I love soul food! I recently checked out a few soul food cookbooks from the library. So I thought I would put together a quick list of old and new cookbooks by Black chefs. Soul food recipes are steeped in tradition. They include knowledge handed down through generations. As a traditionalist when it comes to soul food, I tend to stick with the old school recipes. However, I am slowly becoming more open to the new school and fusion-inspired recipes that young chefs have been developing. Regardless of your stance, there is something here for both the traditionalist cook and the fusion artist.
The Story Behind the Recipe
One thing that I love is actually reading cookbooks, as in I love ones that have stories that accompany recipes. In the list below you will find a mix of both traditional cookbooks like Princess Pamela’s Soul Food Cookbook and narrative cookbooks like Hallelujah! The Welcome Table. As someone who is interested in food history, I love the commentary chefs include with their recipes.
QOTD: Do you like to read narrative cookbooks or use them strictly to cook?
Soul Food Cookbooks Reading List
Here are a few soul food cookbooks both old and new to check out this month and all year long. Most of these are from my personal cookbook library. A few are from a recent library haul.
- Hallelujah! The Welcome Table: A Lifetime of Memories with Recipes: Maya Angelou was renowned in her wide and generous circle of friends as a marvelous chef. Her kitchen was a social center. From fried meat pies, chicken livers, and beef Wellington to caramel cake, bread pudding, and chocolate éclairs, the one hundred-plus recipes included here are all tried and true, and come from Angelou’s heart and her home.
- In Pursuit of Flavor: The Beloved Classic Cookbook from the Acclaimed Author of The Taste of Country Cooking by Edna Lewis: A cookbook that shares the recipes of her childhood, spent in a Virginia farming community founded by her grandfather and his friends after emancipation, as well as those that made her one of the most revered American chefs of all time.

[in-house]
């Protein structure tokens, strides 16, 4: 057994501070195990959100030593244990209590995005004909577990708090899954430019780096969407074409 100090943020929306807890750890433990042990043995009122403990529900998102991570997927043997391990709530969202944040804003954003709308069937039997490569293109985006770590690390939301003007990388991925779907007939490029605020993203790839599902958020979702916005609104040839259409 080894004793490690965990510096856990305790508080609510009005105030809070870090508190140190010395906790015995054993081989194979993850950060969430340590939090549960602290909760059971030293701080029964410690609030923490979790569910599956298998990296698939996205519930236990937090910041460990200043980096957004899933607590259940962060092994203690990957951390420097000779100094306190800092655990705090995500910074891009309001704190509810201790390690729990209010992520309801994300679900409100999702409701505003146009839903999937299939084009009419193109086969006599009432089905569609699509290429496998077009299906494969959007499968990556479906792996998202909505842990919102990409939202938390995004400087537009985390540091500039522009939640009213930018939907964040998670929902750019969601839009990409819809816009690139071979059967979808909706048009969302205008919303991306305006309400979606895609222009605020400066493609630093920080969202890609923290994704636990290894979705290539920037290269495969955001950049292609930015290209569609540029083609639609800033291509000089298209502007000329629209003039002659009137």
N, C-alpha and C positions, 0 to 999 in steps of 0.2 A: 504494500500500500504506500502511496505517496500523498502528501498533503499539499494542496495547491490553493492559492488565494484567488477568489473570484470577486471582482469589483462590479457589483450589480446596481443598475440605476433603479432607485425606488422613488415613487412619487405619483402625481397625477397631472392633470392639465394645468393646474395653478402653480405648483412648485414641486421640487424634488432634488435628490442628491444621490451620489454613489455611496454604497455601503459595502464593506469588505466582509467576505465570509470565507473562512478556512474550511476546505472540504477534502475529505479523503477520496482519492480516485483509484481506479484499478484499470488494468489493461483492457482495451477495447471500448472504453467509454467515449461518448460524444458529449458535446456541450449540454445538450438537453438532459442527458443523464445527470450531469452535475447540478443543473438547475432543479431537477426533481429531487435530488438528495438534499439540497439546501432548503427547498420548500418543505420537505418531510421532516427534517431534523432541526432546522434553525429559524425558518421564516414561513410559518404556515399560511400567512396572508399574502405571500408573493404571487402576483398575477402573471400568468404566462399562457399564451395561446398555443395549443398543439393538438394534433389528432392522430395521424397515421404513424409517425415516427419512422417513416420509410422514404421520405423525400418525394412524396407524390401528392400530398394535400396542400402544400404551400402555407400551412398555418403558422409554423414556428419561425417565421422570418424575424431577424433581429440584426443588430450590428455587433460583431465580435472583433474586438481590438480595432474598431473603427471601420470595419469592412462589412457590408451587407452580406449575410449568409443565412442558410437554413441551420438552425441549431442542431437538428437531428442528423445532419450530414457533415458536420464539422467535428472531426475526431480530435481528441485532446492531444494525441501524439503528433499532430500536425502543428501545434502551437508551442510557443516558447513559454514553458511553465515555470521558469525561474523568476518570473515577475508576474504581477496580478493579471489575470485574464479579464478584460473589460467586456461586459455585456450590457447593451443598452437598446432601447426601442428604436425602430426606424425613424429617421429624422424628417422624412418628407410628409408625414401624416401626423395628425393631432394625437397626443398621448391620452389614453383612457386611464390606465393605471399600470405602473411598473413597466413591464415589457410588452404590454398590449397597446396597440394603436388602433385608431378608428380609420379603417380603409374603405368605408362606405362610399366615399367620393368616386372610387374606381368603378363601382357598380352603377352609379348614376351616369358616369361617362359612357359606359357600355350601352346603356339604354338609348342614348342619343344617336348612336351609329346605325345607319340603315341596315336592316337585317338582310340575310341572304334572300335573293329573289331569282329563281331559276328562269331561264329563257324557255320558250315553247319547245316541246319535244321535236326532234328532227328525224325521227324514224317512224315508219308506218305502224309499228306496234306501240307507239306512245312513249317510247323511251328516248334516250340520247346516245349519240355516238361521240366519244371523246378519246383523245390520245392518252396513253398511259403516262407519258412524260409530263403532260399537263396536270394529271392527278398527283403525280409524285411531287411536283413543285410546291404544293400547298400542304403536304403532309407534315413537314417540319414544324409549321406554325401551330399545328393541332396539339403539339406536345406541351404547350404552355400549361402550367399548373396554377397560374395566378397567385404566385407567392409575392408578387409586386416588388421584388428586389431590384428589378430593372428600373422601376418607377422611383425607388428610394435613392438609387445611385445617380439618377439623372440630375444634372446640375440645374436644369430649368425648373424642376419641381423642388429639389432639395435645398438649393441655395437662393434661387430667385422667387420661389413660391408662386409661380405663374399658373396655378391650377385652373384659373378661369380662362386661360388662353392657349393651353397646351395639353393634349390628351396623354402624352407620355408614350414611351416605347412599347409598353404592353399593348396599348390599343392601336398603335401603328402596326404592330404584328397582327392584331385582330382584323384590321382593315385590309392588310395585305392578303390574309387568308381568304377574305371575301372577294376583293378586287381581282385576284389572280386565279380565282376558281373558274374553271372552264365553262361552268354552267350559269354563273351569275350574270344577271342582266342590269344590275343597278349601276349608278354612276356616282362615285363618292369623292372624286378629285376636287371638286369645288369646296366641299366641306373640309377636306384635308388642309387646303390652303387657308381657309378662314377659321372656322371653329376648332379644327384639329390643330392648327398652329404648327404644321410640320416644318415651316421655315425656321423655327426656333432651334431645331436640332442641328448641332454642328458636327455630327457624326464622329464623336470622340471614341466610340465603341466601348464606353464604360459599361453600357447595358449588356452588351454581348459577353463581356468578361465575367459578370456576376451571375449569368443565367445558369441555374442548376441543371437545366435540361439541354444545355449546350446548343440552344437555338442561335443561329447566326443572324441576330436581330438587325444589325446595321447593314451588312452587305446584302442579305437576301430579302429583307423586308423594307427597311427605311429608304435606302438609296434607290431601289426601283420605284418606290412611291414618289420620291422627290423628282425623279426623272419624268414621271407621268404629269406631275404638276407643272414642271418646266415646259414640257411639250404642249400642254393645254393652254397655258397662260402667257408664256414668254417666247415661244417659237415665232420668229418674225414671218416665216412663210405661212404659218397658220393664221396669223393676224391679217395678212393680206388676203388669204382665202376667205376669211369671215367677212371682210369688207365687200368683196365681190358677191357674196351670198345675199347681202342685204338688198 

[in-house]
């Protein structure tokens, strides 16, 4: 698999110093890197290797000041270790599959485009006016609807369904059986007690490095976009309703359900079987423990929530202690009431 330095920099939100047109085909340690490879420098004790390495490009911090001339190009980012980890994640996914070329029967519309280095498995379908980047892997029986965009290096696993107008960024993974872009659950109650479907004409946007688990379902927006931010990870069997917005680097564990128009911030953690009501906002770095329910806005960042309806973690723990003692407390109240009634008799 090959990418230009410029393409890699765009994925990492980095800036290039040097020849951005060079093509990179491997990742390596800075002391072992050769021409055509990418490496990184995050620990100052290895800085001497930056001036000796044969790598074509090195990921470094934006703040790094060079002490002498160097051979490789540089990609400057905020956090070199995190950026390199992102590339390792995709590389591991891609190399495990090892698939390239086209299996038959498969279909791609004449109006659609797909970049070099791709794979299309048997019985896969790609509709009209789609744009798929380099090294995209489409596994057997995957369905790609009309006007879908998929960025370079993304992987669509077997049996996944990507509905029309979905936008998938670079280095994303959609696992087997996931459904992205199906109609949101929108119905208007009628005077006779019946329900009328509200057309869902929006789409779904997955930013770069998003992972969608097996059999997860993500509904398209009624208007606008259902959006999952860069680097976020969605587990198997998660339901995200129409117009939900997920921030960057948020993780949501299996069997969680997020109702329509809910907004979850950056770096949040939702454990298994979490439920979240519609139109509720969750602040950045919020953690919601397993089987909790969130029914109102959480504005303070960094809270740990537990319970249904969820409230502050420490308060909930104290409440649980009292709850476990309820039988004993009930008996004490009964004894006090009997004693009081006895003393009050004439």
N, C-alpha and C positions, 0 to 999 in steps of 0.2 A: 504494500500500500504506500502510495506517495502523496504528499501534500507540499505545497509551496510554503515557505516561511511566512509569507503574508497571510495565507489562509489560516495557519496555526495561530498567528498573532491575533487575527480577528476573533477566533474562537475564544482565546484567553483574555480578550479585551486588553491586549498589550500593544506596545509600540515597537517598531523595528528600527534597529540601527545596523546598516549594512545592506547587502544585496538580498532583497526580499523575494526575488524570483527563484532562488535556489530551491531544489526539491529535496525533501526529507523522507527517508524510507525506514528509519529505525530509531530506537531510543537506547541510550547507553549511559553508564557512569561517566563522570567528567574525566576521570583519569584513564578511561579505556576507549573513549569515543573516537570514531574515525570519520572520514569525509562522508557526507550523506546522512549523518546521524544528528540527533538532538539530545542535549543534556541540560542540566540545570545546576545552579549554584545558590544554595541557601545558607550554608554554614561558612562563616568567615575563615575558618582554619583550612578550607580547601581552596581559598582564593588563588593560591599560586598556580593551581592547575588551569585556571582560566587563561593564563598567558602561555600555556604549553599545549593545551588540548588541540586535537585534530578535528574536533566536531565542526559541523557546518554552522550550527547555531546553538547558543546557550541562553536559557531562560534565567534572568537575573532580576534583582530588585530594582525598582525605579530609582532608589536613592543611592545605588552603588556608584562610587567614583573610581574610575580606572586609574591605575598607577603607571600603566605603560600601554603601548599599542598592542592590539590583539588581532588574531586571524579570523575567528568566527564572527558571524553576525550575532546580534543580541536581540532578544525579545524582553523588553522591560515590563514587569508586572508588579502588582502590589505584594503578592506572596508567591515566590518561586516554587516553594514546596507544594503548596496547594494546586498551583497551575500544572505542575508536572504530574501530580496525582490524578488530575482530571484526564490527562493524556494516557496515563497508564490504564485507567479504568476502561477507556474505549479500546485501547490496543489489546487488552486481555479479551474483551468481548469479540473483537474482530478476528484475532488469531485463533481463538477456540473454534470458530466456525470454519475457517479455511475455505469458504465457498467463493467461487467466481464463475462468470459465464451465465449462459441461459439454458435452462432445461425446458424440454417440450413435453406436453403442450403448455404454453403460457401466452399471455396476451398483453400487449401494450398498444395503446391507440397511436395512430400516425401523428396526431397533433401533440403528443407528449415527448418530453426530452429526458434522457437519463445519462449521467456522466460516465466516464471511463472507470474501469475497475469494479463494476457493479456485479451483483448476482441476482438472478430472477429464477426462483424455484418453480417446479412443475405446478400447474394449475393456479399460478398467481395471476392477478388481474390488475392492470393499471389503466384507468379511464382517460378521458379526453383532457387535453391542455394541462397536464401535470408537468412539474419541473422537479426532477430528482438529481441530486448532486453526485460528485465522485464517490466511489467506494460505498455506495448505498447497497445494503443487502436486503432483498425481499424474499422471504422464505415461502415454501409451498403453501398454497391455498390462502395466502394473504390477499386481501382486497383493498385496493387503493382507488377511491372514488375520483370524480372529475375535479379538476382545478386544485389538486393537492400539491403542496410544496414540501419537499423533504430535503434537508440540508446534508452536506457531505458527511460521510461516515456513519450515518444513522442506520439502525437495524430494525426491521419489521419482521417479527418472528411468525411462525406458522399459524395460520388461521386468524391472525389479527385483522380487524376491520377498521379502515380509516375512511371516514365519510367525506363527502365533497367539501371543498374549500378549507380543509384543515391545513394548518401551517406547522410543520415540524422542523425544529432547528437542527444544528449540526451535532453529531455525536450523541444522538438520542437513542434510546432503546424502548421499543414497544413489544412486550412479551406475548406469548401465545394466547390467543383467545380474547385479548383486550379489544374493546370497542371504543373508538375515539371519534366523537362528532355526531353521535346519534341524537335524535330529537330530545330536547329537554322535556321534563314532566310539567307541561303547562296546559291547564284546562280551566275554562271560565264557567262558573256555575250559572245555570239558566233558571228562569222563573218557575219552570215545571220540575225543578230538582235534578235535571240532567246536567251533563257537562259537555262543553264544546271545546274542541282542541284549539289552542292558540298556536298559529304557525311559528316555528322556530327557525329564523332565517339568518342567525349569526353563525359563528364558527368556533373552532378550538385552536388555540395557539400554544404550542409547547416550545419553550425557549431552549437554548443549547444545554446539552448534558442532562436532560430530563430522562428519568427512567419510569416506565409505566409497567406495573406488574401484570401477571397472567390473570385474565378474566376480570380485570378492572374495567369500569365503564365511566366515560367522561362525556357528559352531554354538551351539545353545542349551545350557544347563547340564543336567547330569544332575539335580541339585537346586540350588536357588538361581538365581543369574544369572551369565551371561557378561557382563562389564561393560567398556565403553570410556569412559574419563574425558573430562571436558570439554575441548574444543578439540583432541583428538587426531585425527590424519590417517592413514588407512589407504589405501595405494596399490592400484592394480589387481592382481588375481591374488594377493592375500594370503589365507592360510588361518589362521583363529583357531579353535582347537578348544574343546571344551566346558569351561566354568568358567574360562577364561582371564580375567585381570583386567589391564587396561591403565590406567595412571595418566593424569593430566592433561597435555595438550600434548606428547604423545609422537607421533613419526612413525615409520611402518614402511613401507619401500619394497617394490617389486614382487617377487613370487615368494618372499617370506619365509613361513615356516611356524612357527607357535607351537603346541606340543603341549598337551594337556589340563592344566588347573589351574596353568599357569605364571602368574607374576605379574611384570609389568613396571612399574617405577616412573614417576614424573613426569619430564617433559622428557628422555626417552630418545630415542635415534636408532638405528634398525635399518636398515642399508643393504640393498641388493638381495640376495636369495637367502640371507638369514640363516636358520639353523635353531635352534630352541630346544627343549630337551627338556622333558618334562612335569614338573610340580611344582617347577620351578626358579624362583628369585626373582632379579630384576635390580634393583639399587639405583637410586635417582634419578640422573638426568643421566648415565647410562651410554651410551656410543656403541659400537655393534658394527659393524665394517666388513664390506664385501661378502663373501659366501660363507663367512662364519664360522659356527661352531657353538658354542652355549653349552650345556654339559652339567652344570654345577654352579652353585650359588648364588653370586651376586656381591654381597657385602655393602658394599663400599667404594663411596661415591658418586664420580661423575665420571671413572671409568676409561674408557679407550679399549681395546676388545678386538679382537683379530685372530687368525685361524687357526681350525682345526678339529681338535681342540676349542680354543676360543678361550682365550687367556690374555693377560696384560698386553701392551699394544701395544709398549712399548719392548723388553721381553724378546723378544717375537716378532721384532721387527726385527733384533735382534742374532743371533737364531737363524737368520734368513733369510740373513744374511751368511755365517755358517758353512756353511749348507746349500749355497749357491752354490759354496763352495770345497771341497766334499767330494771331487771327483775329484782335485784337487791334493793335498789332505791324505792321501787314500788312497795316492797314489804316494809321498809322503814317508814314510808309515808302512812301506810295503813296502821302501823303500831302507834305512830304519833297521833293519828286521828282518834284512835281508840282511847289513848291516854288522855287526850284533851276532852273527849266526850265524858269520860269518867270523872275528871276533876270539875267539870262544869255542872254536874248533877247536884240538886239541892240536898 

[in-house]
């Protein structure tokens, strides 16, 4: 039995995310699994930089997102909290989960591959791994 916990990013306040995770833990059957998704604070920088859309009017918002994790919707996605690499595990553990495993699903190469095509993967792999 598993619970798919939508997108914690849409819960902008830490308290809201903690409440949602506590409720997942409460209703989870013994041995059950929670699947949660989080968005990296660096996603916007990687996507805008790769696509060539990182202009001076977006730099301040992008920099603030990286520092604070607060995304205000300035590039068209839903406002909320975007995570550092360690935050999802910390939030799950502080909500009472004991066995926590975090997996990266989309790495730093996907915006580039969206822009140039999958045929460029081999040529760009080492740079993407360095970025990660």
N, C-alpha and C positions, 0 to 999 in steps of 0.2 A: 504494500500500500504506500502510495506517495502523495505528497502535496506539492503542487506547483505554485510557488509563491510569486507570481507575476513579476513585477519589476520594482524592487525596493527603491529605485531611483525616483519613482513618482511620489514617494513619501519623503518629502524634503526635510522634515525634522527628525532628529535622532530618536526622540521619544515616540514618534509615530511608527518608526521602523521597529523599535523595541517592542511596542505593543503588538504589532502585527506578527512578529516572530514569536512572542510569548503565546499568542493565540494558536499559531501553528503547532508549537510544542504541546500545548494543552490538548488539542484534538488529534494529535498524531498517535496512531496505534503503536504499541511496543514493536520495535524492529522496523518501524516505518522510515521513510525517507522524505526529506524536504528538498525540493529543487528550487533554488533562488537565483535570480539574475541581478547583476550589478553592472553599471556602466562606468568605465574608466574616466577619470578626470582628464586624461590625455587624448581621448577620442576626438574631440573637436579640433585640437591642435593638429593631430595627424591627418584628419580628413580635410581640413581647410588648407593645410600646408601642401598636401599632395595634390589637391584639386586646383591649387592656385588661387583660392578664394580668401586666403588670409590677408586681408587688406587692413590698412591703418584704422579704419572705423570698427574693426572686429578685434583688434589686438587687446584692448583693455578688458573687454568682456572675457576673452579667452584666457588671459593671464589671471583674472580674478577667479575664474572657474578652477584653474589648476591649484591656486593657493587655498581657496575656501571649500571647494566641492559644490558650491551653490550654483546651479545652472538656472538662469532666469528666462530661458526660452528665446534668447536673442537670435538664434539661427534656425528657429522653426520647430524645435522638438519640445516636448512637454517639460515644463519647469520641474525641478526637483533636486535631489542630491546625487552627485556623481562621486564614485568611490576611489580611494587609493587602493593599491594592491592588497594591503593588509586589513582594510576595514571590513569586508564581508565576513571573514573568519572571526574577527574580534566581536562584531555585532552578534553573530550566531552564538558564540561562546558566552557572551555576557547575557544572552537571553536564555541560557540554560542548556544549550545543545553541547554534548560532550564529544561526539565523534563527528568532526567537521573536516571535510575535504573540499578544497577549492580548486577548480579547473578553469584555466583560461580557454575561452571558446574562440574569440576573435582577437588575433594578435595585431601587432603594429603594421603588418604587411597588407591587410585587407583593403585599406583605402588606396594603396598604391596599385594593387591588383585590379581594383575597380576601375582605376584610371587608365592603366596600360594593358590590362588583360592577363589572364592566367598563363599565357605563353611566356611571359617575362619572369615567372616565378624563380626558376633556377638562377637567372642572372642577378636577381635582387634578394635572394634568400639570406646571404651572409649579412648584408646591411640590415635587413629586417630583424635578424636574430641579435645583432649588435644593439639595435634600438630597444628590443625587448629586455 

- Fix Me a Plate: Traditional and New School Soul Food Recipes from Scotty Scott of Cook Drank Eat by Scotty Scott: A deep dive into the delicious world of soul food, showcasing traditional recipes as well as awe-inspiring remixes on the classics. Learn the history behind how these iconic dishes came to be so embedded in soulful southern culture, and follow along as Scotty tells the heartwarming, sometimes side-splitting stories of how they were interwoven into his family history and childhood.
- Black Food: Stories, Art, and Recipes from Across the African Diaspora by Bryant Terry: Bryant Terry captures the broad and divergent voices of the African Diaspora through the prism of food. With contributions from more than 100 Black cultural luminaires from around the globe, the book moves through chapters exploring parts of the Black experience.
- The Get ‘Em Girls’ Guide to the Power of Cuisine by Shakara Bridget’s, Jeniece Isley, and Joan A. Davis: While some may think it’s a cliché, maybe the way to a lover’s heart is still through his stomach. But who has time to be chained to a stove? Just like having an extra job skill can help you get hired, someone willing to invest a little time and energy into a relationship definitely stands out in a crowded dating field. (This is one of my FAVORITE Cookbooks!!!!)
- The Get ‘Em Girls Guide to the Perfect Get-Together by Shakara Bridget’s, Jeniece Isley, and Joan A. Davis: Who is a Get ‘Em Girl? She’s a smart, savvy urban professional with a great job, loyal friends, and plenty of style. Still, the working world can really limit time with loved ones and the big city can get very lonely. But here’s a well-known fact: Cooking for special ones is more meaningful (and cheaper) than dining out.
- Princess Pamela’s Soul Food Cookbook: A Mouth-Watering Treasury of Afro-American Recipes by Pamela Strobel: Princess Pamela ruled a small realm, but her powers ranged far and wide. Her speakeasy-style restaurant in Manhattan was for three decades a hip salon, with regulars from Andy Warhol to Diana Ross. Her iconic Southern dishes influenced chefs nationwide, and her cookbook became a bible for a generation who yearned for the home cooking left behind in the Great Migration. One of the earliest books to coin soul food, this touchstone of African-American cuisine fell out of print more than forty years ago.
No Chicken Soup for The Soul?